Shortly after Rabbi Menachem Mendel Schneerson, who later became the seventh Lubavitcher Rebbe, arrived in the United States of America in 1941, his father-in-law, the Rebbe Rayatz, requested that he lead a Chassidic gathering, a farbrengen, on the Shabbat preceding every new Jewish month, known as Shabbat Mevarchim. And Rabbi Menachem Mendel did so religiously.

Following the passing of his father-in-law a few years later, though the new Rebbe refused to officially accept the mantle of leadership for an entire year, he continued the tradition of leading the monthly farbrengens, as per the request of his revered father-in-law, of righteous memory.

On one of those occasions, the Rebbe, of righteous memory, said that he was approached by a journalism student shortly after the passing of the Rayatz. The young student asked the Rebbe to briefly describe the Rayatz, his father-in-law. The Rebbe said, "The Rebbe [Rayatz] was privy to the loftiest spiritual heights and yet never forgot the simple people, people's problems, the mundane things in life."

This description, I feel, also profoundly fits our Rebbe, of righteous memory.

The Rebbe was a brilliant Torah scholar, his teachings covering all aspects and strata of Jewish life. Perhaps the Rebbe would have preferred a private life dedicated to study, but instead, he accepted the leadership of the Chabad movement, and dealt with the everyday issues of countless individuals.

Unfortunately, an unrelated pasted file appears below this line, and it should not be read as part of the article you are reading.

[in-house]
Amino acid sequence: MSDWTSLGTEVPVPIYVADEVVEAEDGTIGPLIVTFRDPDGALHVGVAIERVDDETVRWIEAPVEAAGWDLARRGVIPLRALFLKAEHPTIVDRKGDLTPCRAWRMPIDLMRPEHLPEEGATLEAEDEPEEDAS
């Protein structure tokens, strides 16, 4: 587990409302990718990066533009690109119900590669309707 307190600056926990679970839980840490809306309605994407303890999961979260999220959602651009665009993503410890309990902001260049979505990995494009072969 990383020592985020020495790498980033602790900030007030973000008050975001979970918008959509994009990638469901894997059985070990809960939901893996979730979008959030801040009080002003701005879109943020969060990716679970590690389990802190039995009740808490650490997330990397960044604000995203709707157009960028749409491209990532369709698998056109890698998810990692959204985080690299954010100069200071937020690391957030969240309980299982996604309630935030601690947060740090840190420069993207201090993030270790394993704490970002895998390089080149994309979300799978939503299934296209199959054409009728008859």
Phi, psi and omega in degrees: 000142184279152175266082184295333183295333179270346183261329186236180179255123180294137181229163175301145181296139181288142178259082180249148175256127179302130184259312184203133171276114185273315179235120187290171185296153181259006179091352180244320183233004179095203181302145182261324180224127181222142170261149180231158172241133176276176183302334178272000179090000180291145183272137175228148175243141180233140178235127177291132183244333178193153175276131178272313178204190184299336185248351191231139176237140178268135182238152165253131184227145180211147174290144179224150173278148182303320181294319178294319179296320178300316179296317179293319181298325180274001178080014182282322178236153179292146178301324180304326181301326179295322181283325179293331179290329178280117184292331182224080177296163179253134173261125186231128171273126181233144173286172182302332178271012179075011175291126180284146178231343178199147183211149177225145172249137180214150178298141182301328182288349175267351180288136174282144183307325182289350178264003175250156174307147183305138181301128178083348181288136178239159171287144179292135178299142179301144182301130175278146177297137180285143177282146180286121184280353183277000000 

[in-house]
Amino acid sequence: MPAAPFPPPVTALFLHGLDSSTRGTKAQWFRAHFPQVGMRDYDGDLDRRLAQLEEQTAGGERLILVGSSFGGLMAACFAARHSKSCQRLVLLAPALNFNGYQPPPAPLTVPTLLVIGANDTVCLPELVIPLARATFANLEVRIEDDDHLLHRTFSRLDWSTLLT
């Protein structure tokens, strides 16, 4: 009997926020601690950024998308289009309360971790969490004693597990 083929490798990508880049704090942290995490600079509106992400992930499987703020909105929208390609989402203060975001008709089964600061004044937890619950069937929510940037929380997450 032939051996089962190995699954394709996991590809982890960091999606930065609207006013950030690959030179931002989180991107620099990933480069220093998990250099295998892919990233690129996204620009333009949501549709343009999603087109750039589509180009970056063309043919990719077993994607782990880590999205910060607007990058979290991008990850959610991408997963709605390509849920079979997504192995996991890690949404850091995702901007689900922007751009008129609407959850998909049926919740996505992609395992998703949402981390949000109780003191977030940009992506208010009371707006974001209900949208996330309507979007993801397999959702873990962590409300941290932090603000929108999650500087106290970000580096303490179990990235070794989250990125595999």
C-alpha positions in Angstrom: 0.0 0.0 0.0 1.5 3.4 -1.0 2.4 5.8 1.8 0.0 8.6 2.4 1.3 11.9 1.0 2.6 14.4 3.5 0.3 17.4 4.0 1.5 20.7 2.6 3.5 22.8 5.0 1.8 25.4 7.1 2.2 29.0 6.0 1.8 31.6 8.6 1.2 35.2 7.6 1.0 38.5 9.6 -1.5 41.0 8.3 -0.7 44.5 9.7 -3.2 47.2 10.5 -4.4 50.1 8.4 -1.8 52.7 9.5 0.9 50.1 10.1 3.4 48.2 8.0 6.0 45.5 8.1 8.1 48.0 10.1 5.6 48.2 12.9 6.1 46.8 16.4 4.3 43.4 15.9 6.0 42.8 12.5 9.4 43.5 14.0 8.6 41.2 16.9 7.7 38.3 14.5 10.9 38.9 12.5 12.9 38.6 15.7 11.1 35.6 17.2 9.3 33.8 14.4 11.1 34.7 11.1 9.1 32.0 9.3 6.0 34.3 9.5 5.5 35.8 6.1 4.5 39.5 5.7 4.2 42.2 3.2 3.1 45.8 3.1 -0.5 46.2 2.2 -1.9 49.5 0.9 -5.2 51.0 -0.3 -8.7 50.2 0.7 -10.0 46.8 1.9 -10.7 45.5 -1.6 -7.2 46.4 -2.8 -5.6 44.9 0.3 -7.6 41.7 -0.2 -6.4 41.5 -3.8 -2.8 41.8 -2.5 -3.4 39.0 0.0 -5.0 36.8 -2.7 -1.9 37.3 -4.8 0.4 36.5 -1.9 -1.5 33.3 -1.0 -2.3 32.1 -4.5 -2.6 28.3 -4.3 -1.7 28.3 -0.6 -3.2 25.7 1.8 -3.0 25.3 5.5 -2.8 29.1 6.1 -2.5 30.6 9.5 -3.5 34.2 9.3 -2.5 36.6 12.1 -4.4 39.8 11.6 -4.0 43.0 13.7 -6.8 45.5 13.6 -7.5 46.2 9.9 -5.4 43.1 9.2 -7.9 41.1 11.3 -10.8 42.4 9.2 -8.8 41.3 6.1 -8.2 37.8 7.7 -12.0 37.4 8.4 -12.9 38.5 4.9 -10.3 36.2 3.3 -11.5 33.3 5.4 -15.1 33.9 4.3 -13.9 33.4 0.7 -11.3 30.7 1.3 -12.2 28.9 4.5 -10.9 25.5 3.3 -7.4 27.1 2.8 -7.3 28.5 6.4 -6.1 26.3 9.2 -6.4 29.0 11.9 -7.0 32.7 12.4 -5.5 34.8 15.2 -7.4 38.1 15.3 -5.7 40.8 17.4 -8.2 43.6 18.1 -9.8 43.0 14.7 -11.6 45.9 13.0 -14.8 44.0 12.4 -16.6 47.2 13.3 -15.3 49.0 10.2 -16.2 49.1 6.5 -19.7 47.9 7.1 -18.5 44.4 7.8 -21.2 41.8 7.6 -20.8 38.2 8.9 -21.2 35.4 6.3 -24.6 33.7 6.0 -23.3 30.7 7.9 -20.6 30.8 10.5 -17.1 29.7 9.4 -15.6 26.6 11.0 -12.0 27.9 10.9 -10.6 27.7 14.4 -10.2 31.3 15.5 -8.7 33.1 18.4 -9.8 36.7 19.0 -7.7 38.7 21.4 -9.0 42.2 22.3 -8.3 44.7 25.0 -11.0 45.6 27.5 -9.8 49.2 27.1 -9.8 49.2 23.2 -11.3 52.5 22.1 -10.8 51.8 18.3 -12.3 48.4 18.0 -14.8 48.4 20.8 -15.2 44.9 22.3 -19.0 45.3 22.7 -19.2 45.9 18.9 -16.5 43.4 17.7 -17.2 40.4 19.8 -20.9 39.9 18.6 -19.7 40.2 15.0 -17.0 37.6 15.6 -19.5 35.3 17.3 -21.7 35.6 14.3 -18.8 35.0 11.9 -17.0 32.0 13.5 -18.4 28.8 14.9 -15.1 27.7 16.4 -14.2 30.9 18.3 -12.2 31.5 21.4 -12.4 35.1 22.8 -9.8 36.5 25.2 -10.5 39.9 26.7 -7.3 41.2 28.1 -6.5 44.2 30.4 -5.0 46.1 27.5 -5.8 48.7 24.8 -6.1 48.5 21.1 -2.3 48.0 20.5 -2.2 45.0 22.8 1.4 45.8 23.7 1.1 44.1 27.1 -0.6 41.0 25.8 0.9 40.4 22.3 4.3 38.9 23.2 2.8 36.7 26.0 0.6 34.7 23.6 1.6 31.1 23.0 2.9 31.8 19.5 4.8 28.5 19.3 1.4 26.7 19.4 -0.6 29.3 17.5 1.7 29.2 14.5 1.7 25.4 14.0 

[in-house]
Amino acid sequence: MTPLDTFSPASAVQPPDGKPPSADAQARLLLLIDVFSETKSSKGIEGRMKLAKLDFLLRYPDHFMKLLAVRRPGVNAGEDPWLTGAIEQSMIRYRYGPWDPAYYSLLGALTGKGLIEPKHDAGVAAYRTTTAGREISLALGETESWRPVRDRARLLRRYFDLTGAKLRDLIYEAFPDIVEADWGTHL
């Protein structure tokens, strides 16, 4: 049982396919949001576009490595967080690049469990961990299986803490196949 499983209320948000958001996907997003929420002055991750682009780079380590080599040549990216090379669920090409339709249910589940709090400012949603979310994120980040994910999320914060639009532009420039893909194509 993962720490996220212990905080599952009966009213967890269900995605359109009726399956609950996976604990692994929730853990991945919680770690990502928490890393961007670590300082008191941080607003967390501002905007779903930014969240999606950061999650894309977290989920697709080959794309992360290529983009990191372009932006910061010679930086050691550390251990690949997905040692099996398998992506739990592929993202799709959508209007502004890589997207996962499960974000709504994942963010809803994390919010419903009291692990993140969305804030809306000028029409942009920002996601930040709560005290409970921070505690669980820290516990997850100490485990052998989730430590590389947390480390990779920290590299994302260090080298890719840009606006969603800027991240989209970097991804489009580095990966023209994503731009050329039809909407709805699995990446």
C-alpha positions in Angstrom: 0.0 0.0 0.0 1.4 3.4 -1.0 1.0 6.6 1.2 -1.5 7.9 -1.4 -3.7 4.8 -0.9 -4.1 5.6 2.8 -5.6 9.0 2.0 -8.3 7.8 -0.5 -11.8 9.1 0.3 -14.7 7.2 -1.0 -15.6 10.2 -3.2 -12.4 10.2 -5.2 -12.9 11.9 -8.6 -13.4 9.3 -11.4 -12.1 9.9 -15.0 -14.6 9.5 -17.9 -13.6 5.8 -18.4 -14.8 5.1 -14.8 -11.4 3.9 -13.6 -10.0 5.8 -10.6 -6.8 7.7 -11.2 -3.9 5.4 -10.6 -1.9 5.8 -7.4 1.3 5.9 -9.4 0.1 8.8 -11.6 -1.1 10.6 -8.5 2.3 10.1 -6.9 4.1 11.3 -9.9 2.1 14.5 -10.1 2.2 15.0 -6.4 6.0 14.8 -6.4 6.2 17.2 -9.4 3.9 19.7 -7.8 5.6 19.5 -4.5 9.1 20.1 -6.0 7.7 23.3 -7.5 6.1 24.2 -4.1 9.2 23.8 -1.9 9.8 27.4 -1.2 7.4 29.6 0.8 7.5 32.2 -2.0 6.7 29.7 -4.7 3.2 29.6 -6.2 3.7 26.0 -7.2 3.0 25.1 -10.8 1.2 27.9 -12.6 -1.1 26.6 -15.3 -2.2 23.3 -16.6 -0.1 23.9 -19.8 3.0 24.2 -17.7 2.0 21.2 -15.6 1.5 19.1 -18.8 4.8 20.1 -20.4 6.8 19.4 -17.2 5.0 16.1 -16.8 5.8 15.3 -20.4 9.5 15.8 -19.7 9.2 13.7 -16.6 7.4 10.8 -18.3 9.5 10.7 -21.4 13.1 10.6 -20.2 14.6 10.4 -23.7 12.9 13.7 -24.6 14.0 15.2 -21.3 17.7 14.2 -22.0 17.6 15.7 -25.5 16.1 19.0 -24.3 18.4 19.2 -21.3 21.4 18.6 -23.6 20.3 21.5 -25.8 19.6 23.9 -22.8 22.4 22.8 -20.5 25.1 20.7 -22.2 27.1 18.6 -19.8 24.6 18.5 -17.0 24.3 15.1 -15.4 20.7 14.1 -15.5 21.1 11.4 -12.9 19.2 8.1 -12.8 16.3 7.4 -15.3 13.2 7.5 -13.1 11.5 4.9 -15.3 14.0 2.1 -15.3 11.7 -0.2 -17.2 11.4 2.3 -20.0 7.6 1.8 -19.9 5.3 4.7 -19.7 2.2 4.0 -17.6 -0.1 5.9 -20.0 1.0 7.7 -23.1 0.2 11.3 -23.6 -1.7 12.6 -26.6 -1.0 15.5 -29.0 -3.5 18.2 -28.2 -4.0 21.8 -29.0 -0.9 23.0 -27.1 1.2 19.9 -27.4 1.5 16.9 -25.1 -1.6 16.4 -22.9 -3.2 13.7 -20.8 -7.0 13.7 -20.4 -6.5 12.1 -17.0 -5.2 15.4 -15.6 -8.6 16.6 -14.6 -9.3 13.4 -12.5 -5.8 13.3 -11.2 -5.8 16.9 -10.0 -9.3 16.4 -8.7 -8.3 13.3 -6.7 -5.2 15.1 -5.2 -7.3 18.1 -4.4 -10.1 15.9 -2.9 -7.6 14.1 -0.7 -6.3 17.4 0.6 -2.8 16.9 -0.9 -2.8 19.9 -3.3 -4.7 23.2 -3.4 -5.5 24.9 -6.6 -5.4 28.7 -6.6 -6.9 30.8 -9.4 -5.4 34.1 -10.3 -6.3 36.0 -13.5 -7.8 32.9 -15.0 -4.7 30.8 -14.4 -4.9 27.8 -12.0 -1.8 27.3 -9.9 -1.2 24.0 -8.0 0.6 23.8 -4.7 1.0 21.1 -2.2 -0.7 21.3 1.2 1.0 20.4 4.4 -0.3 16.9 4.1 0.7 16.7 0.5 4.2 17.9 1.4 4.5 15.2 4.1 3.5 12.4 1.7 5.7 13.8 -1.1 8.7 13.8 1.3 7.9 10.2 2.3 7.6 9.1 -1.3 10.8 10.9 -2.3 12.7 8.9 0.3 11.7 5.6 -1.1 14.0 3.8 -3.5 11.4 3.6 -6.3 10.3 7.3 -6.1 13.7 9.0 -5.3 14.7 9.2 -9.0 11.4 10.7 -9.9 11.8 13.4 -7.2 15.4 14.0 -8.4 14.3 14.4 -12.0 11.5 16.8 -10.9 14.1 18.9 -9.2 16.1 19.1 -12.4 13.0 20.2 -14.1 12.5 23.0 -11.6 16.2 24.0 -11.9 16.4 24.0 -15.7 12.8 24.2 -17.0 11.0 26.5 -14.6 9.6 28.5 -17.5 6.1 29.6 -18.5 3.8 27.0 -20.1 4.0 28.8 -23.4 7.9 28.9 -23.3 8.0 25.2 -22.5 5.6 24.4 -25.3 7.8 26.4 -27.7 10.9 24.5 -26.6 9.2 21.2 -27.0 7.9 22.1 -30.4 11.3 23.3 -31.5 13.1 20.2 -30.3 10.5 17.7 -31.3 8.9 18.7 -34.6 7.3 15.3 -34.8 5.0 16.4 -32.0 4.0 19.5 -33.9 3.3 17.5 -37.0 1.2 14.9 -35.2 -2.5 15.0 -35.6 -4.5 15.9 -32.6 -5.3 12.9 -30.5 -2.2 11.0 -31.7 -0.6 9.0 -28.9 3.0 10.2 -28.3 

The Rebbe never wasted a second and slept very little. He would return home at 7 p.m., 10 p.m., 12 a.m., 1 a.m., after seeing people in private audience. Even at 6 a.m., there were lights on in his house. Though only he and his wife, Rebbetzin Chaya Mushka, lived in the house, there was much movement.

Most nights, the Rebbe would leave his office with a brown paper bag or briefcase filled with requests for blessings, advice, and scholarly questions ranging from Torah law and Talmud to Kabbalah and Chabad philosophy. When the Rebbe returned to his office in the morning, he was ready to respond to each letter. Clearly, the Rebbe could not have rested much at home if he'd returned late the previous night and had already formulated responses to the many letters he took home with him.